Editorial: Oversight Oversight

At a recent conference, the crisis facing assemblies in North America was driven home with power and clarity. A quick survey of the number of workers and the ages of those workers presents a sobering reality to all. Considering population densities, needs, and distances, there are tragically too few workers in North America, and especially in the U.S.A.

But diagnosing an illness is an exercise in frustration unless there is a discernible cause and a potential remedy.

As we were reminded, there is no “one” cause for our condition. Materialism would be one candidate and would have to rank near the top. We have become so accustomed to having “things” that we are deadened to our own materialistic mind-set. Discouragement in the work, the long distances men must travel with time away from their families, and the lack of receptivity to the gospel by the average North American vie for similar prominence on the list of reasons. 

But another aspect which must be considered is apathy on the part of those who are not the workers. When was the last time your assembly prayed in the prayer meeting that the Lord might raise up from your midst someone to carry the gospel to the remainder of your state or province? When was the last time you thought about the need for workers for the area of the country in which you live?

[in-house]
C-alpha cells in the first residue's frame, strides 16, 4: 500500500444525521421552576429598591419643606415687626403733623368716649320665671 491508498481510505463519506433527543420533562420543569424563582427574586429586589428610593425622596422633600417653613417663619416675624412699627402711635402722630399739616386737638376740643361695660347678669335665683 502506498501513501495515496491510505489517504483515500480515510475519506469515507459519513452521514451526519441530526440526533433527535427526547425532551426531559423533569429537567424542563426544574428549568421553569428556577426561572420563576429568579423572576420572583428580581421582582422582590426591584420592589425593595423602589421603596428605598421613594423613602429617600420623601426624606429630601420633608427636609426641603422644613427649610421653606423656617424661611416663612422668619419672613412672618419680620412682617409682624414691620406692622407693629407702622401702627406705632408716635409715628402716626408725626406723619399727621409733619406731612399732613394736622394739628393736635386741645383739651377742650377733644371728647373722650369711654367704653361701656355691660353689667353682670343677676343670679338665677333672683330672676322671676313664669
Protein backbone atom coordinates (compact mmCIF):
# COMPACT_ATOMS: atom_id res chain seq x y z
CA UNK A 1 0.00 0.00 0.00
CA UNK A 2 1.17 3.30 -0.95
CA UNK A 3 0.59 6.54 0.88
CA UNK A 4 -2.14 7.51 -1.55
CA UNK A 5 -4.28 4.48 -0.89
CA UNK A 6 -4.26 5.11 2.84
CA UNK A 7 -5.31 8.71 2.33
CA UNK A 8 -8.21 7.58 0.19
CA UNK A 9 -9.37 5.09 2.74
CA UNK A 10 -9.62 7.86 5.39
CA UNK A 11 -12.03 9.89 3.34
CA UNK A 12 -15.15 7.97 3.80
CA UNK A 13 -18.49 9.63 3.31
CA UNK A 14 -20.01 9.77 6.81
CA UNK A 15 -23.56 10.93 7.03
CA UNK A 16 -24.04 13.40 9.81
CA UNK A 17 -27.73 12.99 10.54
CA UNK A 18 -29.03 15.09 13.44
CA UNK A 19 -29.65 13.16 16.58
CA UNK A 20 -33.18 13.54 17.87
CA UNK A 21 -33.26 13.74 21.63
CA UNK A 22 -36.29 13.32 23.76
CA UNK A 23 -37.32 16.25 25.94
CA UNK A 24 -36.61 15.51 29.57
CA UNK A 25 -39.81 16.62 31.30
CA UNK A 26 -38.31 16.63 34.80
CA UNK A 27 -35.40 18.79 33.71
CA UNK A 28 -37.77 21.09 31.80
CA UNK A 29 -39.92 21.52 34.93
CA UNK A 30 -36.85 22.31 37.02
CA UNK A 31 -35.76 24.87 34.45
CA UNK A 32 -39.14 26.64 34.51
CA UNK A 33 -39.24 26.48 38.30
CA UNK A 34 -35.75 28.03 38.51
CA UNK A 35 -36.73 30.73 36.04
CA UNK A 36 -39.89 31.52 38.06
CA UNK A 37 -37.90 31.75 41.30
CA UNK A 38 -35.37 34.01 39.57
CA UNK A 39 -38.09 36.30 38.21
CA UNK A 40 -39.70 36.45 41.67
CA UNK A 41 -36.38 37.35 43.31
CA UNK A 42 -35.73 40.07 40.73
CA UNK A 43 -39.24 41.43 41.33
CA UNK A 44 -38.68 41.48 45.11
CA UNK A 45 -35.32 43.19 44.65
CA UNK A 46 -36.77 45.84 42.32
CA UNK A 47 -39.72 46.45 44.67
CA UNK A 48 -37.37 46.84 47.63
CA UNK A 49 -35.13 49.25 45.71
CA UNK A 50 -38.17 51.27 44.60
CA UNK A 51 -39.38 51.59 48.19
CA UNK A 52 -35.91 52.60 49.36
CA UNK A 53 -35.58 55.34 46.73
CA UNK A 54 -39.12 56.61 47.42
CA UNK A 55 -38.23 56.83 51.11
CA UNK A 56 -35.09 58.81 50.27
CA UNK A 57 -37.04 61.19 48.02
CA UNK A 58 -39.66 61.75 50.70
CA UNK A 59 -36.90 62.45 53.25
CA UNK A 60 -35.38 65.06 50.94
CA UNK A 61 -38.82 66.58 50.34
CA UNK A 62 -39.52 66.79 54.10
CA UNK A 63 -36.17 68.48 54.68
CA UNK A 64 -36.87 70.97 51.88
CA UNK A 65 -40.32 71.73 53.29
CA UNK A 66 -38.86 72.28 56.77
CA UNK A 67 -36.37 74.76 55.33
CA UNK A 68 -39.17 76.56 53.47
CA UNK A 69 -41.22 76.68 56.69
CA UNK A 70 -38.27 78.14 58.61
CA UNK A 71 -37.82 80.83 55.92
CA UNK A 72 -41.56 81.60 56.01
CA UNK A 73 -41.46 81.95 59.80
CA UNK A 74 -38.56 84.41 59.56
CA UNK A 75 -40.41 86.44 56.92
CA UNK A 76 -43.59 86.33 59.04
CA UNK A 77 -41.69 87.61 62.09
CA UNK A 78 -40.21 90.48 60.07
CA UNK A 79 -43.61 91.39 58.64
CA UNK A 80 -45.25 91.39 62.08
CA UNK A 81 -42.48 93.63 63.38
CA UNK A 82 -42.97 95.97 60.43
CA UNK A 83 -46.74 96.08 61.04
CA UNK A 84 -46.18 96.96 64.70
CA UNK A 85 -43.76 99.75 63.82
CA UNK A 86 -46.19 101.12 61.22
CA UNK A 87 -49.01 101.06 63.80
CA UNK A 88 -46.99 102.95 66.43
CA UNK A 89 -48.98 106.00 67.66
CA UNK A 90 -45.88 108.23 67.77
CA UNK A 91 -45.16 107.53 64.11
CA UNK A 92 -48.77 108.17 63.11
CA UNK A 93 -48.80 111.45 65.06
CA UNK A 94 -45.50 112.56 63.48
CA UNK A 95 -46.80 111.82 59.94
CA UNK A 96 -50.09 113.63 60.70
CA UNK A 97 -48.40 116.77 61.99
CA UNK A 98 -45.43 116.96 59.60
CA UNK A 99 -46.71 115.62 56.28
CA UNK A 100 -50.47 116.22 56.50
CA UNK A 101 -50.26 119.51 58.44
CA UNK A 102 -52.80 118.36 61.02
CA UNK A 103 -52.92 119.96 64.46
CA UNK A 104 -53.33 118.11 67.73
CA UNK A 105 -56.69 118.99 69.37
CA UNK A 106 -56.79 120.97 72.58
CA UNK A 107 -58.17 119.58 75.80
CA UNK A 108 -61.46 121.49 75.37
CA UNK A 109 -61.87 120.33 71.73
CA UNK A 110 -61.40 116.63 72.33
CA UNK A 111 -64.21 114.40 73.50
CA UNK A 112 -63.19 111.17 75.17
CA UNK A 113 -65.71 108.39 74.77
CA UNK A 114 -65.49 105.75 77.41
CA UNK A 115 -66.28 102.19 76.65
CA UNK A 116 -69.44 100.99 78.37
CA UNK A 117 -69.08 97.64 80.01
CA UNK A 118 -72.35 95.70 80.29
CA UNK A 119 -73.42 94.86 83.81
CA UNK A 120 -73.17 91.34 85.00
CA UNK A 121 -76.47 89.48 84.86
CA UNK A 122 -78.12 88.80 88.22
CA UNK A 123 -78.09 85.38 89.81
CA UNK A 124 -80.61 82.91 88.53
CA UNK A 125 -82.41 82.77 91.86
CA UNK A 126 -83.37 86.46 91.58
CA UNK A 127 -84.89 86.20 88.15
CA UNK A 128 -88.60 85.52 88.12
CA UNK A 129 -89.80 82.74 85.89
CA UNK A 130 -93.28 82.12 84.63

But assemblies rise only as high as their leadership. Has the oversight been guilty of a tragic oversight? Have we striven to maintain unity, teach doctrine, maintain local testimony, and yet have forgotten that another aspect of our “job description” is to be concerned with development of gift in our midst, with a view to the gospel? “These ought ye to have done and not to leave the other undone” (Mat 23:23).

Acts 13 describes a mutual and concordant exercise and movement: men, leaders, were praying about the need and the Spirit of God was about to work. There was deep exercise on the part of these leaders as manifested by their fasting and prayer. This was not a matter of a quick mention at the prayer meeting. Paralleling this burden was the sovereign purpose of God. Linking them together was the Spirit’s work as He made manifest the call of Barnabas and Saul – a call which resulted in “turning the world upside down.

No governing body or central authority assesses our needs and recruits laborers. Each assembly and every oversightis responsible to have a burden that the Lord would gift and develop young men for the work of the gospel. In keeping with this is the need to encourage and help these young men, perhaps even helping to finance a summer free to help in a tent effort or outreach work.

We have long passed the critical stage in treating this malady called apathy. May we all be stirred by the need of souls and the need of assembly testimony which is for the honor of our Lord Jesus.